Ulcerative Colitis (UC)

The onset of UC occurs in young adults between 20 and 40 years old, and it increases by 3000 new cases every year.
Medicine can deal with the symptoms, but could not yet identify the cause of the disease or find a definite treatment.

Definition

Ulcerative colitis is one of the inflammatory bowel diseases (IBDs). It is characterized by continuous lesions, mostly superficial, that appear on the rectum and can extend to the whole colon without affecting other parts of the digestive tract.
It progresses in phases with intermittent remissions (dormant, asymptomatic periods). It may be accompanied by extra-intestinal symptoms (articular, cutaneous, hepatic, etc.)

Epidemiology

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It is very common in industrialized countries - Northwestern Europe and the United States. With almost 3000 new cases every year, France is the least affected. The disease usually begins between 30 and 40 years old.

Unlike Crohn's disease, this condition affects mostly non-smokers, as tobacco (through mechanisms that remain unknown to this date, but are not related to nicotine) protects from UC.

Appendectomy (in childhood) also has a protective effect.

Symptoms: pain and severity

The most frequently observed symptom in UC is the presence of blood in stools (rectorrhagias). It may be associated with mucus discharges, diarrhea, abdominal pains, etc. Severe flare-ups may result in weight loss, severe fatigue and fever.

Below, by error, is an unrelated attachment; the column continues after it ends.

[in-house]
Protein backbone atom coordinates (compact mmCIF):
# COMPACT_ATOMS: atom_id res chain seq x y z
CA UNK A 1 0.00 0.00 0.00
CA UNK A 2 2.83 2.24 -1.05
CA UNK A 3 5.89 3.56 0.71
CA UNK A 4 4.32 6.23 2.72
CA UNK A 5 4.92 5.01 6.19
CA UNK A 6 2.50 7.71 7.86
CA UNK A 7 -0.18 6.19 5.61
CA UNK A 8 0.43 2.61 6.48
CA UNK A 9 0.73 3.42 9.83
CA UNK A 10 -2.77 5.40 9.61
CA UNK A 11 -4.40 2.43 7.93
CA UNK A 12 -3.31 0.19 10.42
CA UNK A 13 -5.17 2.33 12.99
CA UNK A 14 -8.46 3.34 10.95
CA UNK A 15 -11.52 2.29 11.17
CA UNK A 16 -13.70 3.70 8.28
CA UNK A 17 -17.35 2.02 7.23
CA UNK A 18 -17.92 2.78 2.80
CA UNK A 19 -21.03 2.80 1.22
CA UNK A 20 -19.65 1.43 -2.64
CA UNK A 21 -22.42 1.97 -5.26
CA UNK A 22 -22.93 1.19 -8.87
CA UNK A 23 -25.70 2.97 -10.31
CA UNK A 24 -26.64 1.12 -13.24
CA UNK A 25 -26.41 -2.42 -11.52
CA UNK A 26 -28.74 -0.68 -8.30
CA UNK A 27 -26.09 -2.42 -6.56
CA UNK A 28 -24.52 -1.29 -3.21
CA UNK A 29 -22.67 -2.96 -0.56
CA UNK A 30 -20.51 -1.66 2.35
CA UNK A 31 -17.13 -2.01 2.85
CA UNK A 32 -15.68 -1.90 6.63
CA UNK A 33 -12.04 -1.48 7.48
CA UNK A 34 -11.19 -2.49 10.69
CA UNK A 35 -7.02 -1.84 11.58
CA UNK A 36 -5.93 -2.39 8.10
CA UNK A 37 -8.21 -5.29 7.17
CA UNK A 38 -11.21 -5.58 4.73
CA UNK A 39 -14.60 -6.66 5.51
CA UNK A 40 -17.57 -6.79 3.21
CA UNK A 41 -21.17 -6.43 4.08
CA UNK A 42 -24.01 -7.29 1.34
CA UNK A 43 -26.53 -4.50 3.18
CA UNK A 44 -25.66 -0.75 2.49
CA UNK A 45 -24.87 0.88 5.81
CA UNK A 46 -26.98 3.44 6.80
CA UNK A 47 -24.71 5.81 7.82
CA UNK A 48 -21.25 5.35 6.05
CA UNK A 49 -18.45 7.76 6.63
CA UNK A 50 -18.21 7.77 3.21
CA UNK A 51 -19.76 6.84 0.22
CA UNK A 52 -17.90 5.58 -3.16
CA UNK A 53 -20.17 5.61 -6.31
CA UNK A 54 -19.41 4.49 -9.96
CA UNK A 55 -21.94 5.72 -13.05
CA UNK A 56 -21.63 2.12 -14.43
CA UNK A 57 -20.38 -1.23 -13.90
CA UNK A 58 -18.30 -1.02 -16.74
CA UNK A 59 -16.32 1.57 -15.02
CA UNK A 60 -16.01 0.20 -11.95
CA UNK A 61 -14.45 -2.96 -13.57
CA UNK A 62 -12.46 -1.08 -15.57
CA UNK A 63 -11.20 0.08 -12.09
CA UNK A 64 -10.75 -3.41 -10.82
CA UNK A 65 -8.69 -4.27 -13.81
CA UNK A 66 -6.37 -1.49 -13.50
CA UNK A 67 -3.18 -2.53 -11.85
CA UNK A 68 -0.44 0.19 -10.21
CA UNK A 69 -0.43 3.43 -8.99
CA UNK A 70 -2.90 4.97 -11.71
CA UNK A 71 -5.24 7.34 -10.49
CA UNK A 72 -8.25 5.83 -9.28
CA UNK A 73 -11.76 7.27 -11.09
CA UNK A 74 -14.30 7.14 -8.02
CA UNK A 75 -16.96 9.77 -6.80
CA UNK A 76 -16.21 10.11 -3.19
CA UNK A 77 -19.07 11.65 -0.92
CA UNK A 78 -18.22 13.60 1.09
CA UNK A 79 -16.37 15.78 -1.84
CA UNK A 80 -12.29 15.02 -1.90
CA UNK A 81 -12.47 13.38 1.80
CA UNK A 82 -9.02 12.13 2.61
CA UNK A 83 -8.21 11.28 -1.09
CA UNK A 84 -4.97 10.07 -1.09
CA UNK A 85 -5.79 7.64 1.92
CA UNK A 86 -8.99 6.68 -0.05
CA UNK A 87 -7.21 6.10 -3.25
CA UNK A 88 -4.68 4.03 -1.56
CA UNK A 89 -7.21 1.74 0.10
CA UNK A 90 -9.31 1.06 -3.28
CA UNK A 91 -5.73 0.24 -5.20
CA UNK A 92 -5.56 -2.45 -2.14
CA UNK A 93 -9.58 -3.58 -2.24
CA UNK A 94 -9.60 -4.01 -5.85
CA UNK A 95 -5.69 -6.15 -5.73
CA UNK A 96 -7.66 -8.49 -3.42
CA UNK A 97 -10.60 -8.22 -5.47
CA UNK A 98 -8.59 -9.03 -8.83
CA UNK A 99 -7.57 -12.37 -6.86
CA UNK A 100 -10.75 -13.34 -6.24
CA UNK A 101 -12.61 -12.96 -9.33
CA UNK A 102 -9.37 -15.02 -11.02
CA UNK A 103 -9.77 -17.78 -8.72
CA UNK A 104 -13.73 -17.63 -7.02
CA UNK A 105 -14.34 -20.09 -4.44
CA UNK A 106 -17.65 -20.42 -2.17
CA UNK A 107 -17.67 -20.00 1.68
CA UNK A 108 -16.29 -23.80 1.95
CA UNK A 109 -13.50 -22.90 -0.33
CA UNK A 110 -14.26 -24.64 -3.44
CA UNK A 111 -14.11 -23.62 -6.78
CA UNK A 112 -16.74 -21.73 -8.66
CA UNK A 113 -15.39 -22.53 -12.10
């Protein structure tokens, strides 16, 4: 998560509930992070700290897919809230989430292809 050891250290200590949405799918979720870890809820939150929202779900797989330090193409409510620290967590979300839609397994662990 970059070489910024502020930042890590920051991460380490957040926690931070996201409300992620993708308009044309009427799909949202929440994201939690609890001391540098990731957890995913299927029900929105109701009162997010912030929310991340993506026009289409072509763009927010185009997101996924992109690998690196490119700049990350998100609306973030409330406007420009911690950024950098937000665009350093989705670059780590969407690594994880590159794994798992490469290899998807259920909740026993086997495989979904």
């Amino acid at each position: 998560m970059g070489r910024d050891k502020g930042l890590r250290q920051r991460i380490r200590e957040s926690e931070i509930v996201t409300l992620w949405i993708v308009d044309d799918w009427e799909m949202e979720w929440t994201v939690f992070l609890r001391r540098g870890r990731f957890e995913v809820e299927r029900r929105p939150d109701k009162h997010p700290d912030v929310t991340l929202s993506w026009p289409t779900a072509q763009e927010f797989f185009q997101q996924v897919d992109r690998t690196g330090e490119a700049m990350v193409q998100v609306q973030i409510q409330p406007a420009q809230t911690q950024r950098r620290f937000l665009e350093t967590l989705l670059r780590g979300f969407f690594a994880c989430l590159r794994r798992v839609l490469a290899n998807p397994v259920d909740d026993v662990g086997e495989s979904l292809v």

In almost one third of cases, the disease starts with lesions limited to the rectum, while one third of the patients experience inflammation of the whole large intestine from the start (pancolitis). After 20 years of progression, this pancolitic form of the disease is found in 50% of the patients.

Extra-intestinal symptoms may appear: in the joints (arthralgia, low back pain), on the skin (erythema nodosum), sometimes in the eyes or the liver.

In children, ulcerative colitis leads to malnutrition, which may cause severe failure to thrive.

A number of not rare and sometimes inaugural complications add burden to the medical and surgical care of these patients: severe colitis, fistula, stenosis, cancerous degeneration with a risk 18 times higher than in general population after 20 years of progression of a pancolitic form of the disease.

IBDs, a scientific puzzle...

he chronic inflammation of the digestive tract characterizing IBDs appears to be the consequence of an abnormal immune response of the bowel to intestinal flora components in genetically predisposed subjects, due to environmental factors.

Genetic Susceptibility

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Such susceptibility has been suggested for many years in light of the high number of patients in specific ethnic groups, the rare association with genetic diseases and especially the observation of family cases (where similarities in disease presentation are frequent) and the concordance of disease in twins.
Since 2001, when the first susceptibility gene for this disease was identified (NOD2/CARD15 on chromosome 16), nearly a hundred of other genes have been highlighted. Considering the frequency of these diseases, the absolute risk for 1st degree relatives (father, mother, siblings, children) to get the disease amounts to approximately 1% (vs. 0.1% in the general population) and up to 6% when several siblings are affected. However, there is so far no indication for a genetic investigation.